MUCH HAS BEEN said and written about Liberia in the past century. The oldest country in Africa has had its share of unfortunate events. From riots to coup d’etat and civil wars to a deadly Ebola virus outbreak which wreaked havoc and begged questions as to whether the country had been cursed.
HOW MANY BAD things can one country endure? How much suffering can one people endure in the ultimate test of political survival?
TODAY, AFTER 169 YEARS as an independent nation, Liberia is still lagging behind many of its neighbours and countries which were still in diapers when Liberia was making history as the grandfather of modern independence.
WHEN SAMUEL DOE and his peers seized power on April 12, 1980, the mantra was to rid Liberia of rampant corruption. To validate that point, 13 officials of the Tolbert government were executed by firing squad, just days after Tolbert himself was slain in the coup that led to his demise and the rise of Liberia as a military-led government.
A YEAR EARLIER, Liberians were led to believe that the price of rice was too high and needed to be dropped. A progressives-led riot led to the chaos, destructions and a few deaths as Liberia began its plunge into political oblivion.
FLORENCE CHENOWETH, the minister of agriculture in 1979, had proposed an increase in the subsidized price of rice from $22 per 100-pound bag to $26. Chenoweth asserted that the increase would serve as an added inducement for rice farmers to stay on the land and produce rice as both a subsistence crop and a cash crop, instead of abandoning their farms for jobs in the cities or on the rubber plantations. However, political opponents criticized the proposal as self-aggrandizement, pointing out that Chenoweth and the Tolbert family of the President operated large rice farms and would therefore realize a tidy profit from the proposed price increase.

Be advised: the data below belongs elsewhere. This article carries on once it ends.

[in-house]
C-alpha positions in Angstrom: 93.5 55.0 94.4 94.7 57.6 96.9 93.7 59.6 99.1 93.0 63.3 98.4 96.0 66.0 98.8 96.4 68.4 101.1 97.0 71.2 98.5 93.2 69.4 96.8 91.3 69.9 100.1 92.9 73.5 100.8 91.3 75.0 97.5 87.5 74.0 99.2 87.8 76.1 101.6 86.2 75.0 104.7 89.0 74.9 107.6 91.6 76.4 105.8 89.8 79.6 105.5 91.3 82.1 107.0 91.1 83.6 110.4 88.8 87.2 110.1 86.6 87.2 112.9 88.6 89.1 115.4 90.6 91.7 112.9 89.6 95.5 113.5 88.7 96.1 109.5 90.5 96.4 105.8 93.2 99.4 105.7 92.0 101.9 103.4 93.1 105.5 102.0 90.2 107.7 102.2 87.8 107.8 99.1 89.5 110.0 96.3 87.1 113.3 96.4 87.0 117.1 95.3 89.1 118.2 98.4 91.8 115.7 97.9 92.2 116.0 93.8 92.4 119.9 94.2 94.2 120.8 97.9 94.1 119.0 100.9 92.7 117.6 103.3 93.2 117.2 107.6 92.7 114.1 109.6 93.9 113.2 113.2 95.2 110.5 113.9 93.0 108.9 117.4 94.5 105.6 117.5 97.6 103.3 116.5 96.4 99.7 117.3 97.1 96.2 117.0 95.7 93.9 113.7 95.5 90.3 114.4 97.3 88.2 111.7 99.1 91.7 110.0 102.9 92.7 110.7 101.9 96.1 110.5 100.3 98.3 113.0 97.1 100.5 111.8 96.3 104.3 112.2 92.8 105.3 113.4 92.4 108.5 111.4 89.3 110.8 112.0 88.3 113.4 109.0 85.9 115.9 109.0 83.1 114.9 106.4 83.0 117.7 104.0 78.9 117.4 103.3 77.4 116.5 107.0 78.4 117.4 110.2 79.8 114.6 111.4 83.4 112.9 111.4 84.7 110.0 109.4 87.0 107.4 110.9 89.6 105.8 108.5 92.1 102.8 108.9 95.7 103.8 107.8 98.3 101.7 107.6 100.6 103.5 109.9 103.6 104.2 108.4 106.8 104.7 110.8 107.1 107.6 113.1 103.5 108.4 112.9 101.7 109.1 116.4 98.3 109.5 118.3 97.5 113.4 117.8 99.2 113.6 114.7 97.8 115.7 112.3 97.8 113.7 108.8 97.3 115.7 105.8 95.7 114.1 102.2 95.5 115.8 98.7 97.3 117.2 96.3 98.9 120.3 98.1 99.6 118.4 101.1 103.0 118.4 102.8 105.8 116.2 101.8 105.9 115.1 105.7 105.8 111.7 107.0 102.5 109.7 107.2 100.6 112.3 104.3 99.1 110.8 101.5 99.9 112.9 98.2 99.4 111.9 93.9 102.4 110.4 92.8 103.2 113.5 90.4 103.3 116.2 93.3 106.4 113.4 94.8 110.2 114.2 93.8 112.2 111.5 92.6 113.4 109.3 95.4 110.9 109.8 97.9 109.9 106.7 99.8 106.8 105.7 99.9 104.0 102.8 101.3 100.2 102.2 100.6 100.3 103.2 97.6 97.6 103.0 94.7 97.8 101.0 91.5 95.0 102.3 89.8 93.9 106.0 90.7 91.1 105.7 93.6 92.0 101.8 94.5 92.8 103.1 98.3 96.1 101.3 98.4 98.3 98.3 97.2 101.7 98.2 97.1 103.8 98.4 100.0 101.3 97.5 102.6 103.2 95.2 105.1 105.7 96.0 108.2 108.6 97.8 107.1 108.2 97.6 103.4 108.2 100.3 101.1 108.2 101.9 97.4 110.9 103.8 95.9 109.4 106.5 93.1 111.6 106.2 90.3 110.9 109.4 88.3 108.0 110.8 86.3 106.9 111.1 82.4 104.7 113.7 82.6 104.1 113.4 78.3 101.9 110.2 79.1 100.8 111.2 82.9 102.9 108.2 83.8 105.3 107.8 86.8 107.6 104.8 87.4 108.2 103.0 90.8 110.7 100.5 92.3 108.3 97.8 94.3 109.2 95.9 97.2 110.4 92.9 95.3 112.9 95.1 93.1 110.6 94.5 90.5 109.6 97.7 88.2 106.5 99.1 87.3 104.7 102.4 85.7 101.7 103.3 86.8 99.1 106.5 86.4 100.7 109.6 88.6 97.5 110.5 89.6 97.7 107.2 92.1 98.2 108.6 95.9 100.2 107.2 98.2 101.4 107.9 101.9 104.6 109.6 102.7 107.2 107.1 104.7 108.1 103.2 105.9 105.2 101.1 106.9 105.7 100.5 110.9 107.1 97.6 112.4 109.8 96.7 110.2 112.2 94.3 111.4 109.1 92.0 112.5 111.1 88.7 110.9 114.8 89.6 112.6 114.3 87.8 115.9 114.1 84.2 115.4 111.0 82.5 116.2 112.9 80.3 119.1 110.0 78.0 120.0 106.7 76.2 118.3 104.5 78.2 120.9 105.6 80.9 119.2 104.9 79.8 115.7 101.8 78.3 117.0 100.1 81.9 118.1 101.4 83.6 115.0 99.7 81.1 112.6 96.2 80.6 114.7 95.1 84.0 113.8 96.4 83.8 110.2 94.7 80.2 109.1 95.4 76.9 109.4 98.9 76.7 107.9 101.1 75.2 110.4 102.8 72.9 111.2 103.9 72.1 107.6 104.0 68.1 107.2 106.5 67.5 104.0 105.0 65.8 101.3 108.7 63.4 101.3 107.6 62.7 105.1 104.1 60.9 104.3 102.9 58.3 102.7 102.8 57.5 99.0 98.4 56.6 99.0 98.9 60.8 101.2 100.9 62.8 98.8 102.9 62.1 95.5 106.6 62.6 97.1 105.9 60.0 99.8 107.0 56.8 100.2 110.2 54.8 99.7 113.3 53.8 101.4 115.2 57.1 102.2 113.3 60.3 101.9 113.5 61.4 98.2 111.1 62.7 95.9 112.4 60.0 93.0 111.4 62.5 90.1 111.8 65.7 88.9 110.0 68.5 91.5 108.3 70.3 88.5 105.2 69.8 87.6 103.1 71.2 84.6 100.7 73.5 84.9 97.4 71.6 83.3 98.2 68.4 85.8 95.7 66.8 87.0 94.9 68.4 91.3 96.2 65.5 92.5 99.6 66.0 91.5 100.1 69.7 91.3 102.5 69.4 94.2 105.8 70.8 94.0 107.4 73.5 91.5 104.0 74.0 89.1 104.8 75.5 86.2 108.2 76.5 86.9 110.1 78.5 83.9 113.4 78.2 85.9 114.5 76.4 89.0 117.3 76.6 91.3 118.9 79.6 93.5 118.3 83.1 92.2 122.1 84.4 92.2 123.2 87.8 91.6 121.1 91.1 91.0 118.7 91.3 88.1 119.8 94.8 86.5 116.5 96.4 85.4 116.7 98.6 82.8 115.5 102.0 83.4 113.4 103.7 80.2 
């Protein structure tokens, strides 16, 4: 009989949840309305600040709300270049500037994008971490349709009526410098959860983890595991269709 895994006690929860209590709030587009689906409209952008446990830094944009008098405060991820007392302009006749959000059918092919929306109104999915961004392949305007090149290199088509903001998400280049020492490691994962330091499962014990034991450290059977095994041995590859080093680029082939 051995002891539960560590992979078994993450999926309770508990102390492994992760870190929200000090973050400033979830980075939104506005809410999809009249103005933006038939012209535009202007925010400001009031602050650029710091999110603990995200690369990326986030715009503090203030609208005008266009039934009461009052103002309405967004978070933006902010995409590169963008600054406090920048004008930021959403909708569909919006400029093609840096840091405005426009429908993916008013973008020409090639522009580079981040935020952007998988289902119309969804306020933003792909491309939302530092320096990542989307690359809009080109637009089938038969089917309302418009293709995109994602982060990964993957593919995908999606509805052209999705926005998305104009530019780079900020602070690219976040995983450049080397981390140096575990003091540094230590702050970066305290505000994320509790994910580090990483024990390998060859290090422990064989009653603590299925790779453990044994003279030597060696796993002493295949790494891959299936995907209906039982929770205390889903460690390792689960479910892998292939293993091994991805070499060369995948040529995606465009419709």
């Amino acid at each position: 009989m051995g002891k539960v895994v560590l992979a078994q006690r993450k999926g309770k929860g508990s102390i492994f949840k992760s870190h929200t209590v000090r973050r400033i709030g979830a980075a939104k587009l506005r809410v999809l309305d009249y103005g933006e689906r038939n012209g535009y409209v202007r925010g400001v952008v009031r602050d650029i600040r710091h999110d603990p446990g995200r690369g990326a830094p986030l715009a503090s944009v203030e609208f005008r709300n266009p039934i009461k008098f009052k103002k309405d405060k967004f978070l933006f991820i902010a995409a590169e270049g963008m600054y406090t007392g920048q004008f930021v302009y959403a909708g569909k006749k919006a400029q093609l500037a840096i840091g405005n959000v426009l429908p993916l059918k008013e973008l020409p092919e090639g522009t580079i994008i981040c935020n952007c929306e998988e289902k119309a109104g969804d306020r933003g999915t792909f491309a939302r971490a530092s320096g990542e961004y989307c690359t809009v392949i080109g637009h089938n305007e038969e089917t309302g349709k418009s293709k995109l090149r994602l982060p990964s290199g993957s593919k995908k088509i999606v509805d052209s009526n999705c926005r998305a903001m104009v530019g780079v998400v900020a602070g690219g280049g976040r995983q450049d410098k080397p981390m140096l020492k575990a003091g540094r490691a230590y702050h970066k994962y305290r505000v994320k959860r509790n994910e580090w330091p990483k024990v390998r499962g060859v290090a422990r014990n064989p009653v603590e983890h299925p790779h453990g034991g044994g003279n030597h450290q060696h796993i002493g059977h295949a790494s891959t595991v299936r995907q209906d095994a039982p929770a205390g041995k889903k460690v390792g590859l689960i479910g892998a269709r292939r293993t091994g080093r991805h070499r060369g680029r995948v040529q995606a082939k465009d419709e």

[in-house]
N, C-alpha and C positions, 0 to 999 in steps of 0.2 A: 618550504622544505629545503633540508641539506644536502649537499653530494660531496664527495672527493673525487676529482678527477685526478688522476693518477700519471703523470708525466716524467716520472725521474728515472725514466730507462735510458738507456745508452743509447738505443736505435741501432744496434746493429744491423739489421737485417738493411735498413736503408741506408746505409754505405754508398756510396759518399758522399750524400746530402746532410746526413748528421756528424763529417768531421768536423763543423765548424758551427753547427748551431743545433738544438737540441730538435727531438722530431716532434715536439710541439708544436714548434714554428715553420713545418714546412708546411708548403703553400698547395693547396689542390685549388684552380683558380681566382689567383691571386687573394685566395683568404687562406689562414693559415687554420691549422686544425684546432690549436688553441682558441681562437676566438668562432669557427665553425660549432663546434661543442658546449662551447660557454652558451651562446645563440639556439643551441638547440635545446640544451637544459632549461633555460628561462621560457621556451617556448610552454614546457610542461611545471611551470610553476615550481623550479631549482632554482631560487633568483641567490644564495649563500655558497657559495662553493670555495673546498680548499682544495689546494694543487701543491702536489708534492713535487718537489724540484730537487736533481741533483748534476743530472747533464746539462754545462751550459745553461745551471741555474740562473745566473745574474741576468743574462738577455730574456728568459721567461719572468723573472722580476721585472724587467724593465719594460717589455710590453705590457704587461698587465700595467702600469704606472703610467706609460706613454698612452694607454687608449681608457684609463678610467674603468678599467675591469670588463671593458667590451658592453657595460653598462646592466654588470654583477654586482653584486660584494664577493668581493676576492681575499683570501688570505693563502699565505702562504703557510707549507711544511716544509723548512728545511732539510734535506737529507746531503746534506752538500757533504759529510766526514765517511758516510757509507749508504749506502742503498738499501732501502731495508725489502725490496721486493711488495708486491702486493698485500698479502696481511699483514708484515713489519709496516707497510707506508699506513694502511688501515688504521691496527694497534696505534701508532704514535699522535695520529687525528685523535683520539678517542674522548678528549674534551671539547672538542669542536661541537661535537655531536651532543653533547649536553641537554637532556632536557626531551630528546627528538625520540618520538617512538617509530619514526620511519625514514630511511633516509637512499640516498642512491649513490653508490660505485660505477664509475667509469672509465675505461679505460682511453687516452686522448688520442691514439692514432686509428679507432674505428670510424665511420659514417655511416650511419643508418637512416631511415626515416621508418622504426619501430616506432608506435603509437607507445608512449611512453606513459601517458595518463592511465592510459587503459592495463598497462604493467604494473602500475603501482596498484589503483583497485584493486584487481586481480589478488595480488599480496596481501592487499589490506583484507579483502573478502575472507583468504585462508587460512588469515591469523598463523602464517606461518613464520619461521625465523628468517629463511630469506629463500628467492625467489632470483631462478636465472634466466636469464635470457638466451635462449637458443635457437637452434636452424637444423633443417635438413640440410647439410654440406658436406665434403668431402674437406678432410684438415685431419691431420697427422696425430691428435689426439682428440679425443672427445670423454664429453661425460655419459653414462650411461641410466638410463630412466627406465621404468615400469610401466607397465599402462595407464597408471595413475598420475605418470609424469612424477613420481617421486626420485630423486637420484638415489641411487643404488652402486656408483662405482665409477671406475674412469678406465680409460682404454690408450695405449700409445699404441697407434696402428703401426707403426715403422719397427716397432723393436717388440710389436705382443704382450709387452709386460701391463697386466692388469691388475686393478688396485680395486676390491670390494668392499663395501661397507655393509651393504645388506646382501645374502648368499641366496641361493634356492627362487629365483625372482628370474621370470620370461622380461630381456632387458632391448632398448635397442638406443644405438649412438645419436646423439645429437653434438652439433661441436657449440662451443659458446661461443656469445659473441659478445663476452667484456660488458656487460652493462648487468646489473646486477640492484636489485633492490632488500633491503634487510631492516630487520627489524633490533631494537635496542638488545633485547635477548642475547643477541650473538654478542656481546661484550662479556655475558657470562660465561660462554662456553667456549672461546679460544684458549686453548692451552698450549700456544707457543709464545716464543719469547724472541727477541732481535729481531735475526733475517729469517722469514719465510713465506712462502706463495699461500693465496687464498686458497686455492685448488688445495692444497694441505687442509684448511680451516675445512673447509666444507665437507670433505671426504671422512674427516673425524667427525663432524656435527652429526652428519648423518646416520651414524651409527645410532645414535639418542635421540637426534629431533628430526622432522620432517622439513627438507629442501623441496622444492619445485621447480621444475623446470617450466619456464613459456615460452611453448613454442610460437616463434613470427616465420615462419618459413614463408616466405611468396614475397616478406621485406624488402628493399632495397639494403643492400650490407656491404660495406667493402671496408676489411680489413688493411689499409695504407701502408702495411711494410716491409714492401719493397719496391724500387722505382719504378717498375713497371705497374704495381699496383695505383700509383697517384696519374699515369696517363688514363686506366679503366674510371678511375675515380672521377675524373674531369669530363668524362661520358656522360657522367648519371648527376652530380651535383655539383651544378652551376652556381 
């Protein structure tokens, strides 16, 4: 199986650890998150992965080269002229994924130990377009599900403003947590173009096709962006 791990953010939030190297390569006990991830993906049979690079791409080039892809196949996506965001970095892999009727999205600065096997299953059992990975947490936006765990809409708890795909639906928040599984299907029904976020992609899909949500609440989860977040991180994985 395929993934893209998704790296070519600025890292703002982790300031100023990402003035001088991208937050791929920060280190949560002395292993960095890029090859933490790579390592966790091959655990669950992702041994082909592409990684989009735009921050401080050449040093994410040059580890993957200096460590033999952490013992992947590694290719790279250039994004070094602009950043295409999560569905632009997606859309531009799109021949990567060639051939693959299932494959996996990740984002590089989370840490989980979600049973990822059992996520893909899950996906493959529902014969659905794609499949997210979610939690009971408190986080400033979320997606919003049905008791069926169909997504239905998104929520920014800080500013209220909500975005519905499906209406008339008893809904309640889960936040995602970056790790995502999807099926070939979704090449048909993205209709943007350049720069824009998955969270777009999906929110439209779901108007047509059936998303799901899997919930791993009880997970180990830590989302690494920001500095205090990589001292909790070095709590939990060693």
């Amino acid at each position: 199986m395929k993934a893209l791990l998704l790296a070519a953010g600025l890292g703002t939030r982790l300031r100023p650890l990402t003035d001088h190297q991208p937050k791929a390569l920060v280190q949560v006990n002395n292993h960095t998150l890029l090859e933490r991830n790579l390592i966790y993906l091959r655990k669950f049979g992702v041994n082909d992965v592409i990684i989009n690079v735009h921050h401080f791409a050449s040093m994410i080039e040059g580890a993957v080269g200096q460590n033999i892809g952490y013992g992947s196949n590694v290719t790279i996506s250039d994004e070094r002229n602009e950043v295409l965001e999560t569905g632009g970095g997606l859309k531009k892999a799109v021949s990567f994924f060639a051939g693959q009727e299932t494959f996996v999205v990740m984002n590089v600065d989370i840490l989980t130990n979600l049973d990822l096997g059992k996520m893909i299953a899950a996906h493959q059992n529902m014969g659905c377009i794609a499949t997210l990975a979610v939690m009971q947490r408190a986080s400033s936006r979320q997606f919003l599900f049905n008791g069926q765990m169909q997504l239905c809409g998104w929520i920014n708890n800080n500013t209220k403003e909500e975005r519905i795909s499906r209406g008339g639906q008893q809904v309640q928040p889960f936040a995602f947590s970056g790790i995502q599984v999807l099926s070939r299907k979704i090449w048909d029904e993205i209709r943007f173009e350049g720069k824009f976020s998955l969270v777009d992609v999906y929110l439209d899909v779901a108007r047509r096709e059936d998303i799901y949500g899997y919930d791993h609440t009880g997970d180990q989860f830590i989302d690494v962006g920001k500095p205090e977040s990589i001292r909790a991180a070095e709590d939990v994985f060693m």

THE PROGRESSIVE ALLIANCE of Liberia called for a peaceful demonstration to protest the proposed price increase. On April 14 about 2,000 activists began what was planned as a peaceful march on the Executive Mansion. The protest march swelled dramatically when the protesters were joined en route by more than 10,000 “back street boys,” causing the march to quickly degenerate into a disorderly mob of riot and destruction.
WIDESPREAD LOOTING OF retail stores and rice warehouses ensued with damage to private property estimated to have exceeded $40 million. The government called in troops to reinforce Police units in the capital, who were overwhelmed by the sheer numbers of the rioters. In 12 hours of violence in the city’s streets, at least 40 civilians were killed, and more than 500 were injured. Hundreds more were arrested.
SO WHY AFTER all these years, after all those attempts at trying to remove Doe from power and Doe removing the ‘corrupt’ Tolbert government from power, is Liberia still struggling to rid itself of the cancer and the inadequate nature that has defined its existence for much of the past century.
AS FAR BACK as the 1800s, Liberia has been struggling. During the reign of Edward James Roye, regarded as the first truly black President, corruption dominated the politics. Under Roye, the Congau elements gained equal status to Americo-Liberians but his reign was marred by one of the dark chapters in Liberia’s history.